Dozens of lawmakers are calling for the removal of President Donald Trump via the 25th Amendment. As Audrey Regan  reports, that does not include Idaho’s delegation.


Jacquelyn Martin / AP Photo


After a mob of extremists took over and ransacked the U.S. Capitol Building Wednesay, Democrats in Congress are calling for President Trump to be removed from office. But with less than two weeks left in his term, what legal mechanisms can be used and how likely is his removal?

Evan Vucci / AP Photo

 

The phone call President Trump held Saturday with Georgia’s Secretary of State is raising lots of questions about whether or not he violated laws that prohibit interference in federal or state elections.

In Never Trump authors Robert Saldin and Steven Teles, took a deep-dive into the Never Trump movement, explaining the reasons for the widespread and unprecedented intra-party opposition to Trump, why it took the form it did, and its long-term consequences. Importantly, Never Trump anticipates the impact of the Never Trump network on the future of the Republican and Democratic parties, conservatism, and American politics.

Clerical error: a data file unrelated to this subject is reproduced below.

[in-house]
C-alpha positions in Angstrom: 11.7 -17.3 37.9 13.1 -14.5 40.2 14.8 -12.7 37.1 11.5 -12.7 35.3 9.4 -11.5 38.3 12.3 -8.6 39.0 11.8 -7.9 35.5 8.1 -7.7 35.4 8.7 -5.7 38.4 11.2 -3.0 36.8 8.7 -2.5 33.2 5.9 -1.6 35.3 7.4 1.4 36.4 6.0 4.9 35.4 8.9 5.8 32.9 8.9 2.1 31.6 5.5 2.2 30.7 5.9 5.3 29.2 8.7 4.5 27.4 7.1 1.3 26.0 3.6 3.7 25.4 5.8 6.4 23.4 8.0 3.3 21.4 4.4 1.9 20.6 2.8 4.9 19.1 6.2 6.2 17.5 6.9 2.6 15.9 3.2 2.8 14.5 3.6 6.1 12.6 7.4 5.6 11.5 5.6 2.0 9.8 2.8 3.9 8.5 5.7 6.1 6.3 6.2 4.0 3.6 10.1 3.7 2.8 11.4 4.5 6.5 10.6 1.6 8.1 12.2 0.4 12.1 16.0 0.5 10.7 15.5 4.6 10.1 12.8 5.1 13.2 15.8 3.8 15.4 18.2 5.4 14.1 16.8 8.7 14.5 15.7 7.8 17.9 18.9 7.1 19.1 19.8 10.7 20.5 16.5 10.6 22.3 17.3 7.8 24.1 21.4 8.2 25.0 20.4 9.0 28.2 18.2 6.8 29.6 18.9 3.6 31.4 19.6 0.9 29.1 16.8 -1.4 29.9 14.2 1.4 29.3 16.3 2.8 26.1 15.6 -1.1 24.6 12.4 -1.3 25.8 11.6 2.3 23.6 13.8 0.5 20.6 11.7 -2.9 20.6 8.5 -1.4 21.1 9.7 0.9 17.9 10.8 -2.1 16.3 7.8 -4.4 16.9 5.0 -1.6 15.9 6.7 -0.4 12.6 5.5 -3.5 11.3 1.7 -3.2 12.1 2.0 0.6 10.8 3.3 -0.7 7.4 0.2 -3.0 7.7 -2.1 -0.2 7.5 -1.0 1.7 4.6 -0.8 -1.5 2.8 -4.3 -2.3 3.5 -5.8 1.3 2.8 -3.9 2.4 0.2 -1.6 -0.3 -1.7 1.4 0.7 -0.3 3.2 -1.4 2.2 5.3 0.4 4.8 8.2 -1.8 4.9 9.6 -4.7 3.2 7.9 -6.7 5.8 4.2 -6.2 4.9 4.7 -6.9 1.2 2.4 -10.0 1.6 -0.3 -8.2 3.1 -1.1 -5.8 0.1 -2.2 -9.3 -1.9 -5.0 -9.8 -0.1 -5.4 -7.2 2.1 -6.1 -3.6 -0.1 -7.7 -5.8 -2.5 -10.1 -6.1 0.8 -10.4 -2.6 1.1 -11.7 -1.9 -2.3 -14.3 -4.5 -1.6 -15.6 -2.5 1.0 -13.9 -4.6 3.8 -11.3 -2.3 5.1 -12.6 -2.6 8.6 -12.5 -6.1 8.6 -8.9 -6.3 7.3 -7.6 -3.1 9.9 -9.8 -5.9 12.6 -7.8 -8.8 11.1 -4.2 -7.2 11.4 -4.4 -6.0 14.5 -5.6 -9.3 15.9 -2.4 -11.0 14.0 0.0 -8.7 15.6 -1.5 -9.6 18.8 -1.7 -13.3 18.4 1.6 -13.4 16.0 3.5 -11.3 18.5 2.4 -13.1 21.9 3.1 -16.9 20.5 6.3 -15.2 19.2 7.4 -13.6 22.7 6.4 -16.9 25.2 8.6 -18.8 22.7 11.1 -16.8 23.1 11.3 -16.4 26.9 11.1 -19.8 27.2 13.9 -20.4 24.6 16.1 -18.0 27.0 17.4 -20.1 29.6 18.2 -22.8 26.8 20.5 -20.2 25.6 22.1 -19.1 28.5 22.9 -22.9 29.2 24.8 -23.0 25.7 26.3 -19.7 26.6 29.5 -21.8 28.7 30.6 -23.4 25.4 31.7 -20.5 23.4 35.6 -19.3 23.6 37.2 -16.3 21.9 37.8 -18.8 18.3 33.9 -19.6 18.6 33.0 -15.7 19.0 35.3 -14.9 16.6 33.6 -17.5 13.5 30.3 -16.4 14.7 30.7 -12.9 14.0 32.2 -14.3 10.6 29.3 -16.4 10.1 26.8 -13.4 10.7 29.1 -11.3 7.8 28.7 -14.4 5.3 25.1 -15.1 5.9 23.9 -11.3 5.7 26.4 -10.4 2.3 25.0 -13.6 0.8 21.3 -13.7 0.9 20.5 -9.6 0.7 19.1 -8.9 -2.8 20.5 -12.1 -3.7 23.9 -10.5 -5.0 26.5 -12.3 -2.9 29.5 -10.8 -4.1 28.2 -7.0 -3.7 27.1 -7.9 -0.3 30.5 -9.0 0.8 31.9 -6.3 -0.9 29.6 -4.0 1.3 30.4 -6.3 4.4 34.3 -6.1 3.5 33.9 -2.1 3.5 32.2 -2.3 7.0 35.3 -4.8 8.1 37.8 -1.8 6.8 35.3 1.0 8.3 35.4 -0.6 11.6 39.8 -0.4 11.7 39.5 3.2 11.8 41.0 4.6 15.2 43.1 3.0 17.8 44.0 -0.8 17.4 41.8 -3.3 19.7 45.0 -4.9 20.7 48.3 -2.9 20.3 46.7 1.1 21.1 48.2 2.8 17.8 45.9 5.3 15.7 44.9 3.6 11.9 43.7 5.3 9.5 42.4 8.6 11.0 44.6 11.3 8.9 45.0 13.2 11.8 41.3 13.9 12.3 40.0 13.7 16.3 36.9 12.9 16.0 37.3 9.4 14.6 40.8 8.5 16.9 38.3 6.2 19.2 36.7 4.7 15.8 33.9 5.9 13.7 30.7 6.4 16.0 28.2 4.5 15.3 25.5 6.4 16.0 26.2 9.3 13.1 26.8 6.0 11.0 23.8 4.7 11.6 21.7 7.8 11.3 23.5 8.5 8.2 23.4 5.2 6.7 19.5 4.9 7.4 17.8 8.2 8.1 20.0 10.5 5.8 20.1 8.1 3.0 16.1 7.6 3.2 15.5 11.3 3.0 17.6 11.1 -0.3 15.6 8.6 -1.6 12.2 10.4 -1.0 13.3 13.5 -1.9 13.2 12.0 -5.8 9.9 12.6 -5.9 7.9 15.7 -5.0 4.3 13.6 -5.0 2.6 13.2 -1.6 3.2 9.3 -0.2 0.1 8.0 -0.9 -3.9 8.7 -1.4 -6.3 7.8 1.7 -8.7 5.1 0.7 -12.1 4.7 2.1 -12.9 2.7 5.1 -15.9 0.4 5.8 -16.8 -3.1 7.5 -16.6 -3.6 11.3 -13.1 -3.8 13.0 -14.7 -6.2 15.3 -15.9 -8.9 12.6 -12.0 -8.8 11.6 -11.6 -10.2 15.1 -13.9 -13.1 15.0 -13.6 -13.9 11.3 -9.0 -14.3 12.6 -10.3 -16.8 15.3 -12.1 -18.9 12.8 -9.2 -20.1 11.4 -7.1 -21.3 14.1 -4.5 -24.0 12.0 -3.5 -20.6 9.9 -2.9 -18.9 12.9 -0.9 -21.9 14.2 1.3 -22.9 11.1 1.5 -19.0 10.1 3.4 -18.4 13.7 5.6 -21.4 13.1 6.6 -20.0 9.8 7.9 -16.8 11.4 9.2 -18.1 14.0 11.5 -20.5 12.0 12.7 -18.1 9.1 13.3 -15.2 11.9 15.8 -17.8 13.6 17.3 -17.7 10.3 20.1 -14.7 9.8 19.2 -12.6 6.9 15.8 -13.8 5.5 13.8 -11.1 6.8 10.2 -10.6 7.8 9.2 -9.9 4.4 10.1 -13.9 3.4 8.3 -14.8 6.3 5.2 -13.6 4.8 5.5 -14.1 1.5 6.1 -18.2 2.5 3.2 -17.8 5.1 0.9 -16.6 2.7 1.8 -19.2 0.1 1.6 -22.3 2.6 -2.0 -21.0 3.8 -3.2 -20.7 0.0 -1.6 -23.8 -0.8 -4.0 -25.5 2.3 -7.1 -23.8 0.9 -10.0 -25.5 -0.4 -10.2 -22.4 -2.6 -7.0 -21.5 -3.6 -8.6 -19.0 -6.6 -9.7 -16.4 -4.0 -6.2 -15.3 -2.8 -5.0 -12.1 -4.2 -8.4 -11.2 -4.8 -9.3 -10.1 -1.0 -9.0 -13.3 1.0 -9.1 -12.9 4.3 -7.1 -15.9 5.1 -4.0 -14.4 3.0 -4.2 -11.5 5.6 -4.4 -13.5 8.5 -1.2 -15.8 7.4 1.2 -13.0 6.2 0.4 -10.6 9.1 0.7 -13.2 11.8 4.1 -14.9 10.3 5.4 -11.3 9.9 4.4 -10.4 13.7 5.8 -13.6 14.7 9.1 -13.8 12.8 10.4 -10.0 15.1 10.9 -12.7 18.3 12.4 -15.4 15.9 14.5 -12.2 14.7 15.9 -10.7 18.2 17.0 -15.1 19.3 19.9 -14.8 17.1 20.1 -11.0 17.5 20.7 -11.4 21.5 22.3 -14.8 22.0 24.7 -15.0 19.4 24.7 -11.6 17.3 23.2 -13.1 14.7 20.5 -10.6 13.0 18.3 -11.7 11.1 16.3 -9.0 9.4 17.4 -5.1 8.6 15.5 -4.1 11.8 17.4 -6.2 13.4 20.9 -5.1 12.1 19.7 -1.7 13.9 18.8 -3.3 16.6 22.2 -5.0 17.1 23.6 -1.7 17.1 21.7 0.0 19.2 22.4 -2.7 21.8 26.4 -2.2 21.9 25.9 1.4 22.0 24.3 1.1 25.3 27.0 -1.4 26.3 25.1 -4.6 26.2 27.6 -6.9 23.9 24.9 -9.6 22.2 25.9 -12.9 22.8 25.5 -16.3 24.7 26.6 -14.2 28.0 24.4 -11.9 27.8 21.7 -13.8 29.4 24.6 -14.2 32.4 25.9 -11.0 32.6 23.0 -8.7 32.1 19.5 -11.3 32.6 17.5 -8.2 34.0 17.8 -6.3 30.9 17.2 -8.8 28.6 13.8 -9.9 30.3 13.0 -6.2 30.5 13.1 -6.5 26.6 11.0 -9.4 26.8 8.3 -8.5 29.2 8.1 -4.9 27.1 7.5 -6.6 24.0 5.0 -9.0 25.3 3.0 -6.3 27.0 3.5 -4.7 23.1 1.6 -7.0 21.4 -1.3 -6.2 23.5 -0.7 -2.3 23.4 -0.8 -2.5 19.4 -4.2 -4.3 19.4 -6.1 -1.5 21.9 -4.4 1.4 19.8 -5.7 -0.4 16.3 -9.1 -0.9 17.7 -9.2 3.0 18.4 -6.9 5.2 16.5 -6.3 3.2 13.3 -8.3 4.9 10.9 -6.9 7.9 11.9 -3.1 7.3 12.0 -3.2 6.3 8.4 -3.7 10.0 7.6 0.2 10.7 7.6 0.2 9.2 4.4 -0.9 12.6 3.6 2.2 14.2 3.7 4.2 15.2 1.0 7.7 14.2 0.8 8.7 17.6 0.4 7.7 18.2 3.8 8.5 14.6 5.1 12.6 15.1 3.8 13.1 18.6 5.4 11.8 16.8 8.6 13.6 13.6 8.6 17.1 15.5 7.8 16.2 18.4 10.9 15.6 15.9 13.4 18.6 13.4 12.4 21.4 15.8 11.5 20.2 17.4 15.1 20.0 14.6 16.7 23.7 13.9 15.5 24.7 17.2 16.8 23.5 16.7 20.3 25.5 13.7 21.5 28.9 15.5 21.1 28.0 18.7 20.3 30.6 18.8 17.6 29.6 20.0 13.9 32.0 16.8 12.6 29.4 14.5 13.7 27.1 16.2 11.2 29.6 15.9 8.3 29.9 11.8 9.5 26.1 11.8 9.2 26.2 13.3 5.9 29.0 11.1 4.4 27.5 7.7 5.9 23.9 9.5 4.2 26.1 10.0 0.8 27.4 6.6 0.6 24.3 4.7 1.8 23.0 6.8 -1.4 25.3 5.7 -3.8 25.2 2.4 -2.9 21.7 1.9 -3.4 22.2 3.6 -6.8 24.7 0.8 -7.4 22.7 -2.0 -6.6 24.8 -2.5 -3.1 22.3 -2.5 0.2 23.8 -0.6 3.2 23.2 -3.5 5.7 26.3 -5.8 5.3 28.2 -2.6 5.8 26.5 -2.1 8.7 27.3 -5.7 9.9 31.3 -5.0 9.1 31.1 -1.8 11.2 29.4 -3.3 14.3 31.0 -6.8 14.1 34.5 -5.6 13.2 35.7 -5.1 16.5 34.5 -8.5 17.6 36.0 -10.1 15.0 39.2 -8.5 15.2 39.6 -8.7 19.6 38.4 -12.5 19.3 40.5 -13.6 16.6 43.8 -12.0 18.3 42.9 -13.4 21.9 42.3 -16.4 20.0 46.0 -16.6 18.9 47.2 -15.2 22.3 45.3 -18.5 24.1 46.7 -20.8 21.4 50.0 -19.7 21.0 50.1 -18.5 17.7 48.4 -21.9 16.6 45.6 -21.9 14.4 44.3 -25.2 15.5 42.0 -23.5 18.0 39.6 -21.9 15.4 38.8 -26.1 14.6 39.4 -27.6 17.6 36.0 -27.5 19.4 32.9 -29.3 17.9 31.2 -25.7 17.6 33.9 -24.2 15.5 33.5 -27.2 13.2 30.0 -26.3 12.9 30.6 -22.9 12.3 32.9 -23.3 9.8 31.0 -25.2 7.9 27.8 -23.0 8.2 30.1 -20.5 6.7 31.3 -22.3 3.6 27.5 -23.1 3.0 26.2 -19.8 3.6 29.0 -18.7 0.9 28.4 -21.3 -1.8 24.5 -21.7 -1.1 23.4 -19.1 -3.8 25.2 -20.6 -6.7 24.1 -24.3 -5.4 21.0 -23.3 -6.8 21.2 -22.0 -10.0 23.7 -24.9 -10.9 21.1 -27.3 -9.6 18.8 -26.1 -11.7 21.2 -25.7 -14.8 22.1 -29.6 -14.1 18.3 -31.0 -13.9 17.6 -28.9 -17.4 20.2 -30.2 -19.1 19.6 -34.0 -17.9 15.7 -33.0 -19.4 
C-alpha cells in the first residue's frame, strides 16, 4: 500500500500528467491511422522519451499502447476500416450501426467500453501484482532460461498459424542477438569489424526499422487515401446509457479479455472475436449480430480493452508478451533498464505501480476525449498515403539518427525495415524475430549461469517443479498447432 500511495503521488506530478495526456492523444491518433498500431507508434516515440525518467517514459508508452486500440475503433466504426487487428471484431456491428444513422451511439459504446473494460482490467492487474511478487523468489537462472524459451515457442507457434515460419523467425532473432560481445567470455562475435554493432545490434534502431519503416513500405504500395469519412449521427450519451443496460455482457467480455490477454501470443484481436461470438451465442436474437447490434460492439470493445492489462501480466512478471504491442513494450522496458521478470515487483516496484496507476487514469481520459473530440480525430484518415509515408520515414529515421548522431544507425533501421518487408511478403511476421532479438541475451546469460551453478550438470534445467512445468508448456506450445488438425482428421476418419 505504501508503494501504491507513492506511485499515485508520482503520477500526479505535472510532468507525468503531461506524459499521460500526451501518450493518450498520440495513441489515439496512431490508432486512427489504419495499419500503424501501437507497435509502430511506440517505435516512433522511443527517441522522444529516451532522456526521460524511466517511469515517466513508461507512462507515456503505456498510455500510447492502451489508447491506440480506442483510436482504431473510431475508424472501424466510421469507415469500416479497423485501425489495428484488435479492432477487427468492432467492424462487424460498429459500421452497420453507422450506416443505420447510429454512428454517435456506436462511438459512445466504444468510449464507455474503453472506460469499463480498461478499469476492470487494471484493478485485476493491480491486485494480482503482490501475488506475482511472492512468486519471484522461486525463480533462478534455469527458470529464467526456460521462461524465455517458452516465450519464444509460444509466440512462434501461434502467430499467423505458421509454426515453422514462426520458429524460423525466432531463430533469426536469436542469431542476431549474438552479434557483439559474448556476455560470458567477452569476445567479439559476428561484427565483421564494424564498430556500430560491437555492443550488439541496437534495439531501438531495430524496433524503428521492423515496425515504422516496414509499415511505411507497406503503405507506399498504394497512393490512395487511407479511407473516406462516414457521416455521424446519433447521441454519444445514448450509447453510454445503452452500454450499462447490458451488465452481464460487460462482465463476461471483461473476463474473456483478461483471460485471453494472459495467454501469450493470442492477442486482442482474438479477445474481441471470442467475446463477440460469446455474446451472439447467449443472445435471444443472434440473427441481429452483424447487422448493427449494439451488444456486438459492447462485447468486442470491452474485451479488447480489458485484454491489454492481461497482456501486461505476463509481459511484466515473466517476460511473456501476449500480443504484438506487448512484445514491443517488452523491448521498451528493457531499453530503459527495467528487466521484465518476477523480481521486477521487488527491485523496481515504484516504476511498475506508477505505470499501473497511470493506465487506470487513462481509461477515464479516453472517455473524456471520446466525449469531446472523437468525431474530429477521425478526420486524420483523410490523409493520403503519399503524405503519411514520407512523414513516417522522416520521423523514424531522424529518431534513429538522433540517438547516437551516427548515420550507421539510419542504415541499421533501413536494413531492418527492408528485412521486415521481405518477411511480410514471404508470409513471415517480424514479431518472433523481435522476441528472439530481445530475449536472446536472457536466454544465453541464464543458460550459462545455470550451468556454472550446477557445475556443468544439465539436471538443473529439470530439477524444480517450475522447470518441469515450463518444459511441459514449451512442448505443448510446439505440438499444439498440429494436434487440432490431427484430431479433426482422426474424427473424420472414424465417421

Heath Druzin / Boise State Public Radio

Hundreds of Donald Trump supporters marched through the streets of Boise Saturday to protest the results of the presidential election. It was one of many such rallies around the country making unsubstantiated claims about voting irregularities.

Steve Daines / Twitter

While President Donald Trump's accusations of widespread voter fraud are based on no evidence, they are gaining some traction in the region. 

Sen. Steve Daines, R-Mont., is asking his supporters via text to help fund the president's legal fight, saying, "Dems are stealing the election." 

President Donald Trump is finding ways to continue reaching voters in Nevada through rallies, even as COVID-19 cases climb and state restrictions limit crowds.

Live: Trump-Biden Final Presidential Debate

Oct 21, 2020

President Trump and Democratic presidential nominee Joe Biden have their final debate Thursday night in Nashville.

Follow NPR's live coverage, including updates and fact checks.